The colossal New York City real estate deal in which a Chinese company was to bail out a failing building and enrich the family of President Trump’s son-in-law and advisor Jared Kushner with $400 million in straight cash has been shelved in the wake of conflict of interest concerns.
The transaction with the Chinese insurance company Anbang – which experts have called unusually favorable to the Kushner’s – was for the sale and renovation of a 41-story office tower at 666 Fifth Avenue, not far from Trump Tower.
A Kushner Company spokesman confirmed the deal was off in an email to The Hill, which said, “our firms have mutually agreed to end talks regarding the property.”
The Kushner spokesman added that they are in “advanced negotiations” with others who might become investors.
The conflict charges were raised last week in a letter sent to Treasury Secretary Steven Mnuchin and the Office of White House Counsel by Senators Elizabeth Warren (D-MASS), Tom Carper (D-DE), Sherrod Brown (D-OH) and Rep. Elijah E. Cummings (D-MD) which raised questions about Anbang, which is said to have links to the Chinese government.
The lawmakers, according to a statement from Warren’s office, “expressed concern about the possible conflicts of interest that would result from such a transaction, as well as its potential implications for national security.”
Anbang has tried to downplay its connections to the Chinese government, but last year President Barack Obama chose not to stay at the Waldorf Astoria Hotel in Manhattan – after it was purchased by Anbang – due to fears of espionage.
Kushner, who is married to Ivanka Trump, stepped down as CEO of the Kusner real estate business when he joined the administration as a key advisor to the President, but the lawmakers said the deal with Arbang, “if codified appears to present a clear conflict of interest for Jared Kushner.”
The lawmakers have also said documents have never been made public which would clarify exactly how Kushner has “separated” from the company.
Calling it a “highly troubling transaction,” the lawmakers pointed to a New York Times story that said Kushner met with Anbang chairman Wu Xiaohui shortly after Trump was elected.
In his former life, Kushner was deeply involved with the 666 Fifth Avenue building, which has become a huge problem for the family business. It was Kushner who led the family to buy the building in 2007 for $1.8 billion, then a record price. It was the first time the Kushners bought an office tower after years of owning and operating residential buildings.
In 2008, the subprime mortgage-driven global financial crisis hit and Kushner’s plans for the building ran into trouble. Four years later, as the building verged on bankruptcy, they sold a 49.5 percent stake to Vornado for $80 million. Vornado in 2012 also purchased the building’s retail space for $707 million.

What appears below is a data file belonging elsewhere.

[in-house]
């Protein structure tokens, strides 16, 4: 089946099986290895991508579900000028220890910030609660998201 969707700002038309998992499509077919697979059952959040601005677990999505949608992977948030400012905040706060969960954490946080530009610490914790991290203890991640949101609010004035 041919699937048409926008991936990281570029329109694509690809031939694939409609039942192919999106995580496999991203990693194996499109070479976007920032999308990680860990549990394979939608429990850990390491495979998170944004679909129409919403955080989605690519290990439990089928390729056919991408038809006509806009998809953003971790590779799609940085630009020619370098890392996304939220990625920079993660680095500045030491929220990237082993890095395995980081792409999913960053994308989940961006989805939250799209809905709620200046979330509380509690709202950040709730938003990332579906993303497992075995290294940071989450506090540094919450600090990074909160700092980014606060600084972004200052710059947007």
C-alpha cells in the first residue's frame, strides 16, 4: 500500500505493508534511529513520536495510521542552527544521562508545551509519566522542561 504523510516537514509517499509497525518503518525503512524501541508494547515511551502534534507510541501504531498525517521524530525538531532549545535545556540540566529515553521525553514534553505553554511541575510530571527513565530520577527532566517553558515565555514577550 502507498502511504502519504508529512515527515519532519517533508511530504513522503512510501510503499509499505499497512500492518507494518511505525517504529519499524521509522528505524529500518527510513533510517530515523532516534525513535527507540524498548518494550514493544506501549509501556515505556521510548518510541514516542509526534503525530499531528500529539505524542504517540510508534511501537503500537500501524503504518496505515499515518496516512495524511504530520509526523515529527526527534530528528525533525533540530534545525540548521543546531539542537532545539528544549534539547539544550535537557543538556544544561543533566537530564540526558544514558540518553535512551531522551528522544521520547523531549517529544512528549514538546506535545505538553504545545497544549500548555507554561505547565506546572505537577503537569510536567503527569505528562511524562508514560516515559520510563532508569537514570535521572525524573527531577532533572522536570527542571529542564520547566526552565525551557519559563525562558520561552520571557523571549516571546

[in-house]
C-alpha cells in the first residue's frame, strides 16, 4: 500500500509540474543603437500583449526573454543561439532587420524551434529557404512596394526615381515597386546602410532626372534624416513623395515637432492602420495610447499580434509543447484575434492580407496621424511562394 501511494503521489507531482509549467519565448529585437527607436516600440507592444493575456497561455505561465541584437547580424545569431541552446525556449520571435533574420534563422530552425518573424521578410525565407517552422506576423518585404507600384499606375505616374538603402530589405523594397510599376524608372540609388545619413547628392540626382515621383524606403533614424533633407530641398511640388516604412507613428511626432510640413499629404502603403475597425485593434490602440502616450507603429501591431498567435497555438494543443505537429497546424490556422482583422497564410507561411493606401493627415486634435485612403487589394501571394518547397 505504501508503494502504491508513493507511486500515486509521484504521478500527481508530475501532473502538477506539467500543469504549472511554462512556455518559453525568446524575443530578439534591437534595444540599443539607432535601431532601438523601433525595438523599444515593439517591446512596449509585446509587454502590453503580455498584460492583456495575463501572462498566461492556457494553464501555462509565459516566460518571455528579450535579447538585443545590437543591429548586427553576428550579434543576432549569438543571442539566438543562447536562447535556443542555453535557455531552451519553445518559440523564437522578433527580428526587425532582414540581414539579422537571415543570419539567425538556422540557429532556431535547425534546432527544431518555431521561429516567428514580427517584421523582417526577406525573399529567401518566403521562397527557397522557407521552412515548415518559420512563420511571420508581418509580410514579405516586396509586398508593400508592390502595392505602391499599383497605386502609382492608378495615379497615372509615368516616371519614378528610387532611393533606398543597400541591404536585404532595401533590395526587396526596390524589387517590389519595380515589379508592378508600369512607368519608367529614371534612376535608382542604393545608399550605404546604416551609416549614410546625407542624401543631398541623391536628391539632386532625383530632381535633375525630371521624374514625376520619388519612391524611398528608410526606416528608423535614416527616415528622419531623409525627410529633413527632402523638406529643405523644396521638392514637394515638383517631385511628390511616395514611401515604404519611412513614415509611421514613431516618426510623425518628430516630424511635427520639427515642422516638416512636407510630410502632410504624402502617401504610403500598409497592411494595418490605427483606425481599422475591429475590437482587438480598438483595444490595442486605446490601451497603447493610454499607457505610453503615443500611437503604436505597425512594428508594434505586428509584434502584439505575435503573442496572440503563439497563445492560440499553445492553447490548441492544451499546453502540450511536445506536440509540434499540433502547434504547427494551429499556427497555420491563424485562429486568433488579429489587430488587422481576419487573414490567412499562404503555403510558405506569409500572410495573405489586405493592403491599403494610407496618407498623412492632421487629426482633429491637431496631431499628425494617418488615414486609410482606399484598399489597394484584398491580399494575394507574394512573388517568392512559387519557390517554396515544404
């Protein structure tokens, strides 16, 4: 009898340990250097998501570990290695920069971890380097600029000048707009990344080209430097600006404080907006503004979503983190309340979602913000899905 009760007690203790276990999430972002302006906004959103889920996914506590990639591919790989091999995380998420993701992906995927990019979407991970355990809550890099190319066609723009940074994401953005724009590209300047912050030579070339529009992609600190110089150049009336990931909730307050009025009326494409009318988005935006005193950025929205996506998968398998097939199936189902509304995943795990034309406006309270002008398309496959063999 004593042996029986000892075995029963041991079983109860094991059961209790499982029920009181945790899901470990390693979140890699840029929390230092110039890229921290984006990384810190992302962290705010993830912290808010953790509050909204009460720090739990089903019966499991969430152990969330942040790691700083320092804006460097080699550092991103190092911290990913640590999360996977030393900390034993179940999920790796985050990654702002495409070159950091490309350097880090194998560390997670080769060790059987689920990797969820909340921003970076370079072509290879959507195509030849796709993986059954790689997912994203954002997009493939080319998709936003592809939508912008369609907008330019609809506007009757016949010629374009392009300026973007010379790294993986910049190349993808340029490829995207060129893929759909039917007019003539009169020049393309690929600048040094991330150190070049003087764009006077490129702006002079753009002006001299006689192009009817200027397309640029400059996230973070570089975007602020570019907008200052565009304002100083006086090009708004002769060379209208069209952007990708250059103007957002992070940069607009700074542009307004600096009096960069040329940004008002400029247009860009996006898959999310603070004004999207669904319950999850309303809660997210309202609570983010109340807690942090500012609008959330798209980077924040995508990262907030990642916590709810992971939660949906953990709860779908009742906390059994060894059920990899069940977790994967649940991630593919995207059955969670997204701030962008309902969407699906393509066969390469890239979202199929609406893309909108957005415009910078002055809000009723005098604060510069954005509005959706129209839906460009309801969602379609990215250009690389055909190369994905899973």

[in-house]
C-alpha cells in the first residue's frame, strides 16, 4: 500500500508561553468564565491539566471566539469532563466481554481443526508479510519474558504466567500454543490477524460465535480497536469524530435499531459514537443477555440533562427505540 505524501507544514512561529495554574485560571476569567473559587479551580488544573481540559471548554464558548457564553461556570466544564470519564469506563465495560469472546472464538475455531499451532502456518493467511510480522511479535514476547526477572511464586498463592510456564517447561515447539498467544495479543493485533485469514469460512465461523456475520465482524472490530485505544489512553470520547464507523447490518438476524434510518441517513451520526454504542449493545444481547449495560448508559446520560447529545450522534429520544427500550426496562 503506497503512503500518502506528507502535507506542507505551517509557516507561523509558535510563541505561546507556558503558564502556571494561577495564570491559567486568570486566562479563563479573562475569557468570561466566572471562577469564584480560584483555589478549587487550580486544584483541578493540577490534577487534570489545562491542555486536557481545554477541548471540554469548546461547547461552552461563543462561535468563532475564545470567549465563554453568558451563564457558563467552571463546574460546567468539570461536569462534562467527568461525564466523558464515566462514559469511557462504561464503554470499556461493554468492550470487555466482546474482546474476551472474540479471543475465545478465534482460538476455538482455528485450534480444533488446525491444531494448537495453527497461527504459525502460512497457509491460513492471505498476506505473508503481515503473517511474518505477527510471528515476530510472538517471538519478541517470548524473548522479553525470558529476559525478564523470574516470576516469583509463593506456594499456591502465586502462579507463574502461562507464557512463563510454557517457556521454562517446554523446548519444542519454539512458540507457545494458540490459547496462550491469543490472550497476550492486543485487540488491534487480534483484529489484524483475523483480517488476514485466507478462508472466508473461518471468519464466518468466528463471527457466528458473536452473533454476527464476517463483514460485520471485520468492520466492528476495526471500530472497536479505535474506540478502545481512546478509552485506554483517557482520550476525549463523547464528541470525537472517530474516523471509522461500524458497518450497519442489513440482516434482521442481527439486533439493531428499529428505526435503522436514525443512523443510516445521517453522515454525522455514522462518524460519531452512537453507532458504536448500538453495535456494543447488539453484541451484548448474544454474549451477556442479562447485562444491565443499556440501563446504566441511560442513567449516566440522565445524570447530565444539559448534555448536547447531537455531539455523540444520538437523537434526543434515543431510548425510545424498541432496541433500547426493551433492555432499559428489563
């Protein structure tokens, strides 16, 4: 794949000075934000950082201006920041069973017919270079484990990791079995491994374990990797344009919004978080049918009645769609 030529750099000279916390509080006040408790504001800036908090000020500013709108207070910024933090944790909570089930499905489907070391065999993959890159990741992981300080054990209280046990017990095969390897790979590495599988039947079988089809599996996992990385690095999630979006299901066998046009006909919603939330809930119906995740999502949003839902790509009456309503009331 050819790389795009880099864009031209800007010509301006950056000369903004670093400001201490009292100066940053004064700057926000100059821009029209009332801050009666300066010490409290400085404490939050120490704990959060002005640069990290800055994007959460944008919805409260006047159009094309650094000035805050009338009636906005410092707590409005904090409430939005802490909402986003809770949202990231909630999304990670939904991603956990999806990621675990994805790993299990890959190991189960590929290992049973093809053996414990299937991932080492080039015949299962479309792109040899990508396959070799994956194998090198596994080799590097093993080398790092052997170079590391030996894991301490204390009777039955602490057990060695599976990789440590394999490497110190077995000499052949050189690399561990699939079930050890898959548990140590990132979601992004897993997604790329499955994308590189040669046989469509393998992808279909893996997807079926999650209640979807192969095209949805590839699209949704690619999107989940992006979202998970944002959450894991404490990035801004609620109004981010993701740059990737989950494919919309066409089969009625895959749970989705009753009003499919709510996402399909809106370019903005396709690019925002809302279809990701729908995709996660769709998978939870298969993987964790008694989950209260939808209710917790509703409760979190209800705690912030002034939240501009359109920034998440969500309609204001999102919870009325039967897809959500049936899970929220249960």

Vornado is run by Steven Roth, a close friend of Trump’s and co-chair of a committee on Trump’s pet project, infrastructure investment. Roth is also Trump’s partner in two of the Trump Organization’s most valuable buildings.
If the deal with the Chinese had been done, Vornado stood to make a ten-fold return on its investment in 666 Fifth Avenue.
To facilitate the deal with Anbang, the plan was to use the U.S. government’s EB-5 program, which allows a foreign national who invests $500,000 in a deal involving a troubled neighborhood to get the right to live in the U.S. To say 666 Fifth Avenue is a disadvantaged neighborhood would have been a stretch, but that was a key element to the pending business agreement.
As part of the deal, the Kushners were to get a $400 million payment.
“At the very least,” Larry Noble, general counsel for the Campaign Legal Center told Bloomberg, “this raises serious questions about the appearance of a conflict that arises from the possibility that the Kushners are getting a sweetheart deal. A classic way you influence people is by financially helping his family.”
Kushner may have gotten past this situation but like Trump, his life, career, and family are all intertwined in a way that makes future conflicts of interest almost unavoidable.
The situation is made worse because like Trump, Kushner has not been transparent about his separation from his family business, allowing troubling questions to linger about him and his father in law.